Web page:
Lubna al-Hussein’s recent trial for wearing pants has received a lot of attention in the media. Most of the attention has been focused on the “backwardness” of indecency law that apparently prevents women in Sudan from wearing pants in public. The law itself doesn’t actually describe what is “indecent” but it seems to be understood that the indecent clothing in this case was al-Hussein’s pants.
This story did not initially spark much interest on my part, not because I don’t find the idea of flogging women for wearing pants to be ridiculous, but partly because al-Hussein’s battle is one among many that Muslim and Sudanese women fight everyday. In fact, I was actually surprised that it received so much attention, especially considering that al-Hussein isn’t the first woman to be arrested under the indecency law, and also considering that she is one of three women who decided to go to trial. That al-Hussein has received so much attention is testimony to the influence that she, as a U.N. worker, has. Her influence is more than her co-defendants’ and much more than the numerous women who have pleaded out their cases and been flogged.
Currently, there is much interest and concern about al-Hussein and women in Sudan. Feminists are standing in “solidarity” with Hussein. However, this current awareness will fade and the story will become a distant memory, much like the stories of the anonymous girl in Pakistan who was flogged earlier this year and the woman in Qatif who was raped and received lashings for being alone with a man. These stories captured the short attention span of the main-stream media not because of women’s rights or a real concern for Muslim women, but because they play so neatly and conveniently into an overall narrative of the deficiency of the Muslim world.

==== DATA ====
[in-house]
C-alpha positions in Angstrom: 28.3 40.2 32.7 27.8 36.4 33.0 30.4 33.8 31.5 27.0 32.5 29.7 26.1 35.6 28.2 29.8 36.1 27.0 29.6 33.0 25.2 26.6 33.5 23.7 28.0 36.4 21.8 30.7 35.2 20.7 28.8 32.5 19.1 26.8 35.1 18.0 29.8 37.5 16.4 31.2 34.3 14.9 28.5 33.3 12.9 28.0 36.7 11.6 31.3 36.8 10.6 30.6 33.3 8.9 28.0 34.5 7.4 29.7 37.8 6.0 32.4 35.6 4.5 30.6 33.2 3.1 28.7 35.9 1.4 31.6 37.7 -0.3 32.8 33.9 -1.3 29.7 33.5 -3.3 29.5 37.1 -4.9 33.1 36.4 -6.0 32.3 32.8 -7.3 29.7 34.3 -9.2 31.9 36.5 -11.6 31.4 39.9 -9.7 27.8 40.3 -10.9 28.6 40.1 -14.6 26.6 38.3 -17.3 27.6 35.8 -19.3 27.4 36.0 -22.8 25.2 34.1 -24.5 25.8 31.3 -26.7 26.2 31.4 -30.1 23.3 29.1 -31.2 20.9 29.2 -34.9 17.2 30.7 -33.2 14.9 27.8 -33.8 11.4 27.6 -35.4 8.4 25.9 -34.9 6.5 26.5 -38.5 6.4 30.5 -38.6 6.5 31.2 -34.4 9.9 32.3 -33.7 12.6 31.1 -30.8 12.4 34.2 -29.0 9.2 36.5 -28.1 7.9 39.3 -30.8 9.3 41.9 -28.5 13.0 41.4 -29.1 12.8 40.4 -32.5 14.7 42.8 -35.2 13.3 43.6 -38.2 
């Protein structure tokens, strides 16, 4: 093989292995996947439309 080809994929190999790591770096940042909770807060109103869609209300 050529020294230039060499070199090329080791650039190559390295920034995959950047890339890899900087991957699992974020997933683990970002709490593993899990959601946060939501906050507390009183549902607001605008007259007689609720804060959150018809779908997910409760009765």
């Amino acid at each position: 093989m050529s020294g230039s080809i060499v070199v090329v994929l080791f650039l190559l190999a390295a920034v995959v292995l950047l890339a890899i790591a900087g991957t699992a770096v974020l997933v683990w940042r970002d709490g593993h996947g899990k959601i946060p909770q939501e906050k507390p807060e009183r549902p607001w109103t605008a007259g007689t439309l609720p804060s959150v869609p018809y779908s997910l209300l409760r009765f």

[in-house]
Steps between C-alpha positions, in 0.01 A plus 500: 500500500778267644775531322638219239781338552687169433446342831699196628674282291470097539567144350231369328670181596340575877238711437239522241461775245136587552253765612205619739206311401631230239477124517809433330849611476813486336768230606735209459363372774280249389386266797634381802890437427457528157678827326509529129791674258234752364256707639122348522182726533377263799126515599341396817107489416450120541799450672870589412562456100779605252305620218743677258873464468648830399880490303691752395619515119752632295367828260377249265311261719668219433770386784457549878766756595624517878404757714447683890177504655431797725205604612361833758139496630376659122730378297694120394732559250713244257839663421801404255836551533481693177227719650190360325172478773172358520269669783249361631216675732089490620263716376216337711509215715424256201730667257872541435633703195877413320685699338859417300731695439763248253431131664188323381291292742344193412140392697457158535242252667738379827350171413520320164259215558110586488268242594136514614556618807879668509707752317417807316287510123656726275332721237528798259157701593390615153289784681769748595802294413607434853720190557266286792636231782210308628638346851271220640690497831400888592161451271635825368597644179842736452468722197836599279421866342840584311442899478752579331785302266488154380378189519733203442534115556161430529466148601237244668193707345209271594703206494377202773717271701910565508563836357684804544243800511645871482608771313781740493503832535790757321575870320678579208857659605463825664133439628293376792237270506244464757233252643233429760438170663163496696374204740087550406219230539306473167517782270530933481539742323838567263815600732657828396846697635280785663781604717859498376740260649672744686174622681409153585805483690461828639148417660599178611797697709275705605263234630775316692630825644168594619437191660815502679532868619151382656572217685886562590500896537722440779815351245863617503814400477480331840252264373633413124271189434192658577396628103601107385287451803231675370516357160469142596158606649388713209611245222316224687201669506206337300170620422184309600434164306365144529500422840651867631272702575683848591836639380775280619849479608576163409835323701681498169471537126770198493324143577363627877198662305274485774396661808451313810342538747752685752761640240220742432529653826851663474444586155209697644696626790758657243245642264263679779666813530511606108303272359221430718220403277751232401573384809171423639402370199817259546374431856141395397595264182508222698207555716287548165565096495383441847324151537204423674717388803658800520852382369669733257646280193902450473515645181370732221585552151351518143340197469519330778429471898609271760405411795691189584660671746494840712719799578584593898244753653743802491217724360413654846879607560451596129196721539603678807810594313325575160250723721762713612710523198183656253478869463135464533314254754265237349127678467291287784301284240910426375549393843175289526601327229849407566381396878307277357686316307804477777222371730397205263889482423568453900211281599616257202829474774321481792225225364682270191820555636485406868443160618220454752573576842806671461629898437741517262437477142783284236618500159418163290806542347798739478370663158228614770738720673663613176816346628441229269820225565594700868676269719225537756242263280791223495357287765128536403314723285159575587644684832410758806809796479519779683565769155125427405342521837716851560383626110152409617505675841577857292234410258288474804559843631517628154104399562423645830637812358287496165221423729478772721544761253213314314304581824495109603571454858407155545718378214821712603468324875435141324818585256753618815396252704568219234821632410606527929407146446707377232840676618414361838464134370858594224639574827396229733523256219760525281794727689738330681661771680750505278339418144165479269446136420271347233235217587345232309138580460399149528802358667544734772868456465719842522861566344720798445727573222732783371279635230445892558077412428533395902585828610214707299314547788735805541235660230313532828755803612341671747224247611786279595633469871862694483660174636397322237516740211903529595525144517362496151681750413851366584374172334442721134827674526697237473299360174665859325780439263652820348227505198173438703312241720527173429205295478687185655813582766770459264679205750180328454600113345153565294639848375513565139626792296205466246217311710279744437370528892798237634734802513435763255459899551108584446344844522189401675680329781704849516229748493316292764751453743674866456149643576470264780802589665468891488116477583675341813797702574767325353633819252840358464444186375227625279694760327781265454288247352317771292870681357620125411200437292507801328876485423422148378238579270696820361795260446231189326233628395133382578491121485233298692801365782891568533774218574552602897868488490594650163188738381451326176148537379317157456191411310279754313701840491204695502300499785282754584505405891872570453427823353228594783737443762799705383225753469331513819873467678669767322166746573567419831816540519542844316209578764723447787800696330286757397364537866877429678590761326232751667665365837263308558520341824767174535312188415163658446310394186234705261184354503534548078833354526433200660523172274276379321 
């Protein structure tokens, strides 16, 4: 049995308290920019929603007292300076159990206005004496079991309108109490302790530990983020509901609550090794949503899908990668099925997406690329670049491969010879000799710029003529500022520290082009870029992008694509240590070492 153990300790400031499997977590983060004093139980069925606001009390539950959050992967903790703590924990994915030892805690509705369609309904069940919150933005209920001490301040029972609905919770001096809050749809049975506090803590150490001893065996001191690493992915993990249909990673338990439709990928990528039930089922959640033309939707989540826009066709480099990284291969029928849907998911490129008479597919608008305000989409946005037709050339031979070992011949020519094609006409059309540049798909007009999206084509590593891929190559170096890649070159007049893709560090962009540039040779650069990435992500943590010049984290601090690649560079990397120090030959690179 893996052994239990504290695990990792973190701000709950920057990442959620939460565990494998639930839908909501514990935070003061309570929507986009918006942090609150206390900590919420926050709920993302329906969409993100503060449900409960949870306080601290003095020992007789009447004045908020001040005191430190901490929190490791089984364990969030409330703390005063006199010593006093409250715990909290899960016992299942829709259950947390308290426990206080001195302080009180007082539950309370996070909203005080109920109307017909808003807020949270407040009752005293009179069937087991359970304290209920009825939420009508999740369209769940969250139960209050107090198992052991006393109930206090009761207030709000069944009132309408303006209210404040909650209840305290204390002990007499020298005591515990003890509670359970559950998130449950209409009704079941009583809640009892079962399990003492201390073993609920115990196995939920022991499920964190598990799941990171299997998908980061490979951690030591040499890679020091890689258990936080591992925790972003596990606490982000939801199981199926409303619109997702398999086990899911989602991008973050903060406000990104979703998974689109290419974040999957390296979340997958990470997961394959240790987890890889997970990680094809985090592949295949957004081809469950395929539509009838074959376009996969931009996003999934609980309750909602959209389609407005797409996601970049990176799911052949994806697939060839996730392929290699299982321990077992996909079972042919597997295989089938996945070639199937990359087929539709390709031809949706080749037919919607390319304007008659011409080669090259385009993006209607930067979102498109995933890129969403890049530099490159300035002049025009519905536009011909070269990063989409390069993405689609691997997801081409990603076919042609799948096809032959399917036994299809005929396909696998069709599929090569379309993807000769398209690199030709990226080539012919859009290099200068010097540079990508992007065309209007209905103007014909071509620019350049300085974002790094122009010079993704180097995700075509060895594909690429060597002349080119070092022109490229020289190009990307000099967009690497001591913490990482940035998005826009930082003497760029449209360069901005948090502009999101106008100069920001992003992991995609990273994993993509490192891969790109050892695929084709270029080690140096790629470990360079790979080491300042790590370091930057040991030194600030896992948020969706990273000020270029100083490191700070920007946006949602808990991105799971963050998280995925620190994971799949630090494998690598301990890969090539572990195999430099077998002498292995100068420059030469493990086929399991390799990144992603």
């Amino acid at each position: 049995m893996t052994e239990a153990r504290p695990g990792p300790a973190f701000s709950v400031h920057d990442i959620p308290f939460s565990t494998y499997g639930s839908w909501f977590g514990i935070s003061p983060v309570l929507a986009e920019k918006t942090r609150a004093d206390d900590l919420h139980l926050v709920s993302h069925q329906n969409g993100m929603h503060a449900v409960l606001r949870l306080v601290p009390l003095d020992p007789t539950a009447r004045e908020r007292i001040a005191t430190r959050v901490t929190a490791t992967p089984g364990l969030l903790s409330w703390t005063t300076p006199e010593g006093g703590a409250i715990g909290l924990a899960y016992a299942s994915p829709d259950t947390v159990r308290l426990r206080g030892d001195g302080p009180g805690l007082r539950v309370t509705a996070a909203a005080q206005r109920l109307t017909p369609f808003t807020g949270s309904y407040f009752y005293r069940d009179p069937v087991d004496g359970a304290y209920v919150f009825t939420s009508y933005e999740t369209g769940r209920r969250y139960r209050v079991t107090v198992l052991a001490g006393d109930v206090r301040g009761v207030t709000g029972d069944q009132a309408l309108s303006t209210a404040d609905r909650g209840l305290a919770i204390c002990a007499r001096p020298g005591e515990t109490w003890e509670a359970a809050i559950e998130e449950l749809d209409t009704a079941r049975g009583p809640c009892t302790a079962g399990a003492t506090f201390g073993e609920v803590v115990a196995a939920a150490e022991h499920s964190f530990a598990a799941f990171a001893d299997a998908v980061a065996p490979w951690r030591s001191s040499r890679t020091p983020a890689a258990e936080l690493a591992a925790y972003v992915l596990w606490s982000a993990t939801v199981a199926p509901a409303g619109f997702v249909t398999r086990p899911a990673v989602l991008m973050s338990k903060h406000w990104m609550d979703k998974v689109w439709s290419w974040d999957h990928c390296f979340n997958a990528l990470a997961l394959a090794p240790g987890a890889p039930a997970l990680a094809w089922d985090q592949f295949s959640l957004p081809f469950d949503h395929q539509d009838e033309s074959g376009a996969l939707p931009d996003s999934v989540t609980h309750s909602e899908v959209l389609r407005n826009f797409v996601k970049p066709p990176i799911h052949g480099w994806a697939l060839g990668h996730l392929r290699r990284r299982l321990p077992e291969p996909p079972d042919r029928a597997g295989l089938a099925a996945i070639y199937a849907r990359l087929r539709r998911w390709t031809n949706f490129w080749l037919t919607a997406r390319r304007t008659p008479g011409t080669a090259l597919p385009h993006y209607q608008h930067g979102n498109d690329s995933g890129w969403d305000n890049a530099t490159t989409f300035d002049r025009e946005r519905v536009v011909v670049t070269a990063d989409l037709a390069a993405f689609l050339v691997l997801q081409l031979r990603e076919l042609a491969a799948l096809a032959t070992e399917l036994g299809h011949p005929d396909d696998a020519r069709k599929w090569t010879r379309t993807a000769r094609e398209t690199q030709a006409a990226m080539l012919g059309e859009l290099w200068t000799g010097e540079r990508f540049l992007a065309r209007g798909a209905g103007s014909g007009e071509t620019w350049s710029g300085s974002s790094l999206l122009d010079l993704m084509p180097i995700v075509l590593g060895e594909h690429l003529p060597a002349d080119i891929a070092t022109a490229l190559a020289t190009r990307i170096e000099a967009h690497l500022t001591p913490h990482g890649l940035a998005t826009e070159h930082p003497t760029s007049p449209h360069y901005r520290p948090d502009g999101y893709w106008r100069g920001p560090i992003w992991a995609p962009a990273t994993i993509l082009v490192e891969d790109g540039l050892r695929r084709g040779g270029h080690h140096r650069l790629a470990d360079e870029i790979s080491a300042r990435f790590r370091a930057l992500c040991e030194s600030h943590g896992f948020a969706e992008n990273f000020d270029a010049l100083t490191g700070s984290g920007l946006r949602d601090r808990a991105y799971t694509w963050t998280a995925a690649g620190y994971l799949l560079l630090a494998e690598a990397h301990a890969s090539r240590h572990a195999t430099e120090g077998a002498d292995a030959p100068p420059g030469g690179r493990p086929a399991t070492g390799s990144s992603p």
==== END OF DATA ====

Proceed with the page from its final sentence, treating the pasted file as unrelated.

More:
Al-Hussein contends (rightly, in my view) that wearing pants does not contradict Islamic principles of modesty. If one positive effect does come from the coverage of al-Hussein’s trial, it may be an examination of this law by Sudanese and what this law means for Sudanese women. If Sudanese courts determine that this law violates the spirit of Shariah and the rights of women, perhaps the stereotypes that media have placed on this story will ultimately be worth it.